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Inspire Middle East


What does the UAE’s art and cultural scene look like post COVID-19?

euronews   -  
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Inspire middle east

Vibrant, diverse, and plentiful are a few words that describe the UAE’s culture and art scene, which also serves as a hub for regional creatives stemming from the Middle East and North Africa to share their work, before the pandemic.

To maintain this active community during the COVID-19 pandemic, the country supported residing artists across 25 fields of innovation in the creative sector by giving out about 140 financial grants.

Leading these efforts is the country’s Minister of Culture and Youth, Noura Al Kaabi.

The young minister is a staunch advocate of cultivating the arts locally and globally, seeing the culture and innovation industry as a way to promote UAE culture and innovation across the globe, in addition to contributing the emirate’s economic sustainability and growth.

Creative access

Noura Al Kaabi speaks to Inspire Middle East

Despite facing the challenges of empty cinemas and previously locked down art venues, Al Kaabi believes culture is never on hold, with the UAE’s response to the pandemic being proof of cultural resilience.

Looking at a post-COVID art scene the minister believes it will be reconstructed in a better way, taking advantage of practices developed during the pandemic.

“The advantage of getting your content or getting your work [to] transcend beyond a gallery border ... is how can we utilize such a platform,” Al Kaabi told Inspire Middle East, speaking about digitisation. “Isn't the role of culture for it to be accessible to everyone? Not make [it] just [for] the ones who are privileged to be able to travel or be able to enjoy visiting a museum?”

Intellectual property protection

With many artists sharing their work online, the question of intellectual property has been a heated topic of debate. Al Kaabi says the Ministry of Culture and Youth is working closely with its economic counterpart to develop IP protection and other policies to secure the original ideas of artists.

The minister also highlighted the importance of spreading awareness to artists about how they can protect their own artwork, which she hopes will encourage them to share their work more frequently.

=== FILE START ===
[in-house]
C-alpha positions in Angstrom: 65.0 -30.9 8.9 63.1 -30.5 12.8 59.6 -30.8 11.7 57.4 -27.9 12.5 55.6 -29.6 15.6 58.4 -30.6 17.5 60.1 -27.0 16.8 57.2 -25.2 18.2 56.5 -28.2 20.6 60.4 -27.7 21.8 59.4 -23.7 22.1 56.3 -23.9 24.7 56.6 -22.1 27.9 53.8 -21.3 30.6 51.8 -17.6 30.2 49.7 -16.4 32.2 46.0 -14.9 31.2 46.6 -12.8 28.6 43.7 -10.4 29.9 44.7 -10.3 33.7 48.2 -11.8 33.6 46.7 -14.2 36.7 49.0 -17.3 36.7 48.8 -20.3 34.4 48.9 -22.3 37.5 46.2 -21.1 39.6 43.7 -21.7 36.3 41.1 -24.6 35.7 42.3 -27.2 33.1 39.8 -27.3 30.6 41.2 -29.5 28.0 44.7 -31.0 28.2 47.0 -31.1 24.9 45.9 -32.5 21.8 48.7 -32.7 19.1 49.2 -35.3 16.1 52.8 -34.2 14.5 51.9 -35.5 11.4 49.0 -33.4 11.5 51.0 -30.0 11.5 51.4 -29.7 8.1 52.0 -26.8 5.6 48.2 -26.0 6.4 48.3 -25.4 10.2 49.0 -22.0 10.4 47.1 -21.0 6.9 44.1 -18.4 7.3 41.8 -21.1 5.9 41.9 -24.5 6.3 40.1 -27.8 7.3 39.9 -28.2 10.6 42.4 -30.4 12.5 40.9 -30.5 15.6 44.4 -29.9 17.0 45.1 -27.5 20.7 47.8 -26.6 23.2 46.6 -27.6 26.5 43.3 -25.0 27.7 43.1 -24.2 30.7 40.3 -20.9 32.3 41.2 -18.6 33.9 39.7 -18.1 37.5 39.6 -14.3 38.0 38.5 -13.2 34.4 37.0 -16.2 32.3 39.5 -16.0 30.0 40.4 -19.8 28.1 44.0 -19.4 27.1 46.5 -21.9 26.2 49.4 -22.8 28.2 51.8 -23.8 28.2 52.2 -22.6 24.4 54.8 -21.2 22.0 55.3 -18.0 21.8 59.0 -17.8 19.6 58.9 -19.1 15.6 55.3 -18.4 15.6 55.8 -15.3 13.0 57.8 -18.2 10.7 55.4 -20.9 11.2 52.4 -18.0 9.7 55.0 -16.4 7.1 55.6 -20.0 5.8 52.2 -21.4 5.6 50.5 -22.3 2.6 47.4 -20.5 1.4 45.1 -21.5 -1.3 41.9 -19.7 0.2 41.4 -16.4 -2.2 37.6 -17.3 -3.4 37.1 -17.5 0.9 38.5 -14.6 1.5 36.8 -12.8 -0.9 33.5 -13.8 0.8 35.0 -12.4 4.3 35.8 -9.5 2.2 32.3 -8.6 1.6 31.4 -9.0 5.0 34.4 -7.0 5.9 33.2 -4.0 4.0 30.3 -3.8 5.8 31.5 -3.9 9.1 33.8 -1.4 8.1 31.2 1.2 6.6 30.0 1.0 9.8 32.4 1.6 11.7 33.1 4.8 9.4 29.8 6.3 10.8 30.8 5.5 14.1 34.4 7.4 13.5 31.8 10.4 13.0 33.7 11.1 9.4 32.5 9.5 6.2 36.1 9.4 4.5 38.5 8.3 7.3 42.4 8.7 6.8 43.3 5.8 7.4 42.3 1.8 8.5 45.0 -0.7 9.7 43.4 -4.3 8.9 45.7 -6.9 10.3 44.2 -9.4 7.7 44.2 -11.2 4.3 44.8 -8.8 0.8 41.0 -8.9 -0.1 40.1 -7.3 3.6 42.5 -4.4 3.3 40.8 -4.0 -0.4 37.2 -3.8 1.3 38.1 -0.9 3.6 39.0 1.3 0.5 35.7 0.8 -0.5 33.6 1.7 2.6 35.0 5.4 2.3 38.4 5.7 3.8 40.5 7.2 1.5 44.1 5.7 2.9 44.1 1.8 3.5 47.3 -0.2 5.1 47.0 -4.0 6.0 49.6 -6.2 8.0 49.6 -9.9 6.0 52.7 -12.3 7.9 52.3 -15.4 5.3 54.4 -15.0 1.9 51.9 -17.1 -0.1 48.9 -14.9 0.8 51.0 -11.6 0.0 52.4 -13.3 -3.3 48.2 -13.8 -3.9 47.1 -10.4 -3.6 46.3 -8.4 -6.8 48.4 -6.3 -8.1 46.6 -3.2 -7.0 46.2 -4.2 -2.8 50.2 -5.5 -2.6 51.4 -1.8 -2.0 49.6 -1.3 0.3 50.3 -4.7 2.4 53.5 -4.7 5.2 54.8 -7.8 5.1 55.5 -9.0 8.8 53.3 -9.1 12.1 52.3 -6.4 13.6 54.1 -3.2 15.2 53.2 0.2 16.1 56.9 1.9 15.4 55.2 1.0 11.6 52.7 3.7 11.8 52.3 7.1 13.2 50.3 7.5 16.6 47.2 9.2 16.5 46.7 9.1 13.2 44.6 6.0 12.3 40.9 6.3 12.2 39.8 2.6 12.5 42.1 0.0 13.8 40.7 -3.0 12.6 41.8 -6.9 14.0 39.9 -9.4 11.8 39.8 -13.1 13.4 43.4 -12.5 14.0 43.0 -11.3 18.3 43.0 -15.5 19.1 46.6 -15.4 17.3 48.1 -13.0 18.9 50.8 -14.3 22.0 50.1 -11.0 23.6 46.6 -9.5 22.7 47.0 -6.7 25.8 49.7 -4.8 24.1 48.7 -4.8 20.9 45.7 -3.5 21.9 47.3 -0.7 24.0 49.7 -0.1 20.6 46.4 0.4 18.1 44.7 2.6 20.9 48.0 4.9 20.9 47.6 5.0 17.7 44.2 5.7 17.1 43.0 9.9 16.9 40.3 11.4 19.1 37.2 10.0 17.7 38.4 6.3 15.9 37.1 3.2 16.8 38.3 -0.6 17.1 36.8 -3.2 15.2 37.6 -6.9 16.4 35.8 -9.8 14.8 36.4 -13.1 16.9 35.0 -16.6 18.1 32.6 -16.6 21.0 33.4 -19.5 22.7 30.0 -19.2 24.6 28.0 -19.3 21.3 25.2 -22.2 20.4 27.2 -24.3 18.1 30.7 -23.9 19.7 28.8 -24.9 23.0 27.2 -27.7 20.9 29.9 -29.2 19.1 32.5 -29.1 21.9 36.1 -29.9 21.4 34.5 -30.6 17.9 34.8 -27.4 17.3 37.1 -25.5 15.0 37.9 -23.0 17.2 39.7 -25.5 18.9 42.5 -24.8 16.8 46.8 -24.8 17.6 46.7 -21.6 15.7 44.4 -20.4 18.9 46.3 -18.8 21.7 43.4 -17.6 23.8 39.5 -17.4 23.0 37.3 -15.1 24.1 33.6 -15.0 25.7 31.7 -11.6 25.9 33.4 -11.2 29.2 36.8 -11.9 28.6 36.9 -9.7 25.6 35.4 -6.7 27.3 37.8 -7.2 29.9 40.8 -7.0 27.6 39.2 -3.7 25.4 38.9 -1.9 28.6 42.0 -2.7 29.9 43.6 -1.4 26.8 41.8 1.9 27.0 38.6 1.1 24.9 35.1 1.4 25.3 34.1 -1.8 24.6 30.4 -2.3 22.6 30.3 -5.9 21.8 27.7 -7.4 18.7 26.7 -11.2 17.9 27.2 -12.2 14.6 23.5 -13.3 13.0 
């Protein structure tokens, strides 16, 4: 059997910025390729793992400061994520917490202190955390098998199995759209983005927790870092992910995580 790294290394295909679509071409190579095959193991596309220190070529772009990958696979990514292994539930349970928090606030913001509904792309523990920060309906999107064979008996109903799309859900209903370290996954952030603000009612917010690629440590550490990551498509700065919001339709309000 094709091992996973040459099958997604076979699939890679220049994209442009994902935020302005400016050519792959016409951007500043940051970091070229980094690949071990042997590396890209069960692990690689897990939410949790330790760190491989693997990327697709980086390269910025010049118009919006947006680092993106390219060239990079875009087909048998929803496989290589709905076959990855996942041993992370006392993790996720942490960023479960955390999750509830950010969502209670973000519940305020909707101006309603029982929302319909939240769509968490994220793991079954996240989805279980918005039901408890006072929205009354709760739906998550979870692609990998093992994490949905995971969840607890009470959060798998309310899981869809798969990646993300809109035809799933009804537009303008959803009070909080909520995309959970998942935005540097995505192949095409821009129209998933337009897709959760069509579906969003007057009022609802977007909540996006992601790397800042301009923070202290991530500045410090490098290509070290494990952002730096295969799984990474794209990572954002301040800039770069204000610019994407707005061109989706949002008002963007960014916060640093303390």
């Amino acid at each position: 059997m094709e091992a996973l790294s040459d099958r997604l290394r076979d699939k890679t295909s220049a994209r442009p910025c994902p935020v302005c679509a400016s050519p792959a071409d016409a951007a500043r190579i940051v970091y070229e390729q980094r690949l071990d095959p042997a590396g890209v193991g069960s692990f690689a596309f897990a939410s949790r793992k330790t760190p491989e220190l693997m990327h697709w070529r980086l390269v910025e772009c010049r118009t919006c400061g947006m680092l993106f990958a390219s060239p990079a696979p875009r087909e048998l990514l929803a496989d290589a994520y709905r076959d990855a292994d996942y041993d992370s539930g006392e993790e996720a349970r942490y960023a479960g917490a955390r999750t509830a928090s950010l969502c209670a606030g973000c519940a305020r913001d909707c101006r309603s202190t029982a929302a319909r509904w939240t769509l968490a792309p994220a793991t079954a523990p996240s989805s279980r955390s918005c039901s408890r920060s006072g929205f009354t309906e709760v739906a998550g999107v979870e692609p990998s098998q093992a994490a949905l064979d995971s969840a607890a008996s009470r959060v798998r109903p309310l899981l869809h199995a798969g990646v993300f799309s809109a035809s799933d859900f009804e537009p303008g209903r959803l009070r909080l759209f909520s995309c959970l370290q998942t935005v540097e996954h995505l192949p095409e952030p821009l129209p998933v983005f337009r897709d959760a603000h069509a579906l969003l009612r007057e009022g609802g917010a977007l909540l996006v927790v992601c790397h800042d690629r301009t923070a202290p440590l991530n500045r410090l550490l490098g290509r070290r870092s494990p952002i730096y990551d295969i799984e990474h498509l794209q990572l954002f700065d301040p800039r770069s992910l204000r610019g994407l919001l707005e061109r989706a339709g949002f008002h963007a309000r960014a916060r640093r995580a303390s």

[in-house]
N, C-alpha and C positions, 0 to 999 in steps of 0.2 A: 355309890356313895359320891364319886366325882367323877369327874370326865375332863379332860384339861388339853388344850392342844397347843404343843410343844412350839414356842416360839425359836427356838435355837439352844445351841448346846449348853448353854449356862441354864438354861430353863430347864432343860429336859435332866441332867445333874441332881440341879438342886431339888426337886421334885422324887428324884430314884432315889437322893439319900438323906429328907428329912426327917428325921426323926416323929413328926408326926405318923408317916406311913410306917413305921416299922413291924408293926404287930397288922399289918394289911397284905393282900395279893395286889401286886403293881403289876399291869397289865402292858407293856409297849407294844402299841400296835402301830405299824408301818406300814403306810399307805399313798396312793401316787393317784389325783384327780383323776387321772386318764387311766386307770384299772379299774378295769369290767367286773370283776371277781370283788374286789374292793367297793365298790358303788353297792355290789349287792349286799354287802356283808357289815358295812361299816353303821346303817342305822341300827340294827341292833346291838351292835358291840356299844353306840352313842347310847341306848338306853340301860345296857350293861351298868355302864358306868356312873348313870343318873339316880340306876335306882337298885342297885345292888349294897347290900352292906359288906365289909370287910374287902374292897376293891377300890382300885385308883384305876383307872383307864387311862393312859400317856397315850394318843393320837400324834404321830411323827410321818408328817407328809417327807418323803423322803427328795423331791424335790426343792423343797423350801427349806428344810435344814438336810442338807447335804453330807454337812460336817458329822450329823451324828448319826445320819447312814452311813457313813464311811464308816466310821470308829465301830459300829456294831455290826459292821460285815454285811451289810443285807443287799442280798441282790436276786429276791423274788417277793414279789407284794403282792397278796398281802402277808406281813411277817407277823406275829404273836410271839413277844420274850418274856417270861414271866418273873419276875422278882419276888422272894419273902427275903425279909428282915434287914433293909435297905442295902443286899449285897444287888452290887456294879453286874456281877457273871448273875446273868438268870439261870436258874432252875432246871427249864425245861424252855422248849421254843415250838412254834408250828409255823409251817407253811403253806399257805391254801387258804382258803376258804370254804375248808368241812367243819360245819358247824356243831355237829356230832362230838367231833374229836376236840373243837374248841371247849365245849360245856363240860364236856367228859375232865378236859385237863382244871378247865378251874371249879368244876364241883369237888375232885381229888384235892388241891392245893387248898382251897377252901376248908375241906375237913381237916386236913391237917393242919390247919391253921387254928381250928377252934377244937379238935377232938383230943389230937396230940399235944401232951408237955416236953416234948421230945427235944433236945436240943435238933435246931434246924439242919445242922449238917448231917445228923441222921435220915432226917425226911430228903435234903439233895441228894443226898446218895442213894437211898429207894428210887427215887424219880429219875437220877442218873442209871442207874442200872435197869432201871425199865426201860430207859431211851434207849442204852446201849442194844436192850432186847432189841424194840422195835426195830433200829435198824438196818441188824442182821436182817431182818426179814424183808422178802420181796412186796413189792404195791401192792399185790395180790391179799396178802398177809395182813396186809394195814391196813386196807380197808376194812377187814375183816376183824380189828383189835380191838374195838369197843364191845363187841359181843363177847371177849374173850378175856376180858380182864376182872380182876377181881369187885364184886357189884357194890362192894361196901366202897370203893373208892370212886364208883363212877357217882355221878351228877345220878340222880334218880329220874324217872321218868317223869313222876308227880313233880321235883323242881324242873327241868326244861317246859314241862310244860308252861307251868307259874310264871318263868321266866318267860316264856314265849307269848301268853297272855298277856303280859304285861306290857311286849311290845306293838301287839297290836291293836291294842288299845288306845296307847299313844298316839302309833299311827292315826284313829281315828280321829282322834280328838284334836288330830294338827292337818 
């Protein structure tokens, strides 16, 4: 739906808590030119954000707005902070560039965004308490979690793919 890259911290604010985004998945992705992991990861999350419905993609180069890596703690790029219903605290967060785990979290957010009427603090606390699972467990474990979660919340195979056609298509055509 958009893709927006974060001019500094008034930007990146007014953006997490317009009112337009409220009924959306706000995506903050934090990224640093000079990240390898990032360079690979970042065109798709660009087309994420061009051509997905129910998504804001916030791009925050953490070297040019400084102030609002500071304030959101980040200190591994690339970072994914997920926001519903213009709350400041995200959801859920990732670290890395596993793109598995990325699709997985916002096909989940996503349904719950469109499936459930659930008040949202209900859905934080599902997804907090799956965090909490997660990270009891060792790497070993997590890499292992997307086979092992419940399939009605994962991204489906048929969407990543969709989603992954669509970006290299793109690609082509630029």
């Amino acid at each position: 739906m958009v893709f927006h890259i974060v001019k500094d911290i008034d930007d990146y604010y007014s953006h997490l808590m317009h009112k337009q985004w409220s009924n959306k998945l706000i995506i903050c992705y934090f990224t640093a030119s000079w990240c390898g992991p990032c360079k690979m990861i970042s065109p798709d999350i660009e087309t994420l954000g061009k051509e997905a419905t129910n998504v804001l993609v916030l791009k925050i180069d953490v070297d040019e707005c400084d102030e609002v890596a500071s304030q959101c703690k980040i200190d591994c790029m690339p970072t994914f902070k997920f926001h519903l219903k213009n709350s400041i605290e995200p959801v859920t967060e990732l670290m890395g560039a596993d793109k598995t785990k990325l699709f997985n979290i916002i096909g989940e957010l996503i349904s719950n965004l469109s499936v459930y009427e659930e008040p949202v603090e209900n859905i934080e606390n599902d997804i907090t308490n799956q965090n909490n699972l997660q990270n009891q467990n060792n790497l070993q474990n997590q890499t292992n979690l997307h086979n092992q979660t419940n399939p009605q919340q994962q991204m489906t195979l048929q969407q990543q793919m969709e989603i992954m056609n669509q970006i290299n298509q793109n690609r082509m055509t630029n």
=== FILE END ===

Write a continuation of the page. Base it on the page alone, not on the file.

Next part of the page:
“Nowadays it’s a sector that is very vibrant, and it’s a sector that is even ahead of other sectors that are contributing to the GDP,” says the minister.

When asked about how the creative industry collaborates with the economy, Al Kaabi cited the job of licenses for freelancers and microbusinesses which include filmmakers, editors, make-up artists, etc.

“The license is a business license, therefore it's a business environment,” Al Kaabi explained. “Therefore, there are job creations that are happening in that sector, yet having the right measurements for the sector and identifying the creative jobs that the sector will provide. There are the institutions and there are the thousands of media and creative agencies that are within the UAE that require us to look very closely and focus on the sector.”

Communicating cultures

A bird’s-eye view of Hagia Sophia

Last year, the UAE became one of the 58-member states at UNESCO’s executive board, which is dedicated to preserving and empowering cultural entities globally.

In 2018, in partnership with UNESCO and Iraq, the UAE signed a $50 million agreement to rebuild the cultural heritage of Mosul, including the city’s iconic al-Nouri Mosque and al-Hadba Minaret.

The UAE is an active member of UNESCO and is contributing to the rebuilding of historical sites. On the topic of Hagia Sophia’s venture as a museum-turned-mosque, the minister recounts fondly.

“I remember visiting Hagia Sophia. And for it to be incarnated as a museum and as a testimony that it's for all – it's for different cultures from different backgrounds,” she says.

“Using certain elements of a political agenda or an ideology - that is what hurts culture. There's disharmony [and it] defeats the purpose of coexistence, it defeats the purpose of having a place that is inscribed as a World Heritage site the UNESCO and turning and limiting its accessibility.”

The Conventual Church of Our Lady of the Hour under construction in Mosul

Last year, Pope Francis made a historic visit to the UAE capital and led an interfaith conference, and also celebrated a pioneering outdoor mass with some 135,000 Catholics.

The UAE hopes that the recent Abraham Accords with Israel will reflect a more welcoming space with the possibility of residents exchanging knowledge and perspectives.

The minister is particularly interested in the two-way transfer of literature between the countries.

“I would tend to look into how we would look at the Israeli literature, and how can they [Israelis] look at the Arabic literature. Let’s see [in] the next 50 years,” says Al Kaabi, hoping that children in the UAE today will develop a new level of cultural understanding in the future. “That’s my dream.”


US-based Iraqi dancer Fadi shared this photo, to inspire creativity in others during the pandemic.

With contributions from Nancy Sarkis and Arthur de Oliveira.

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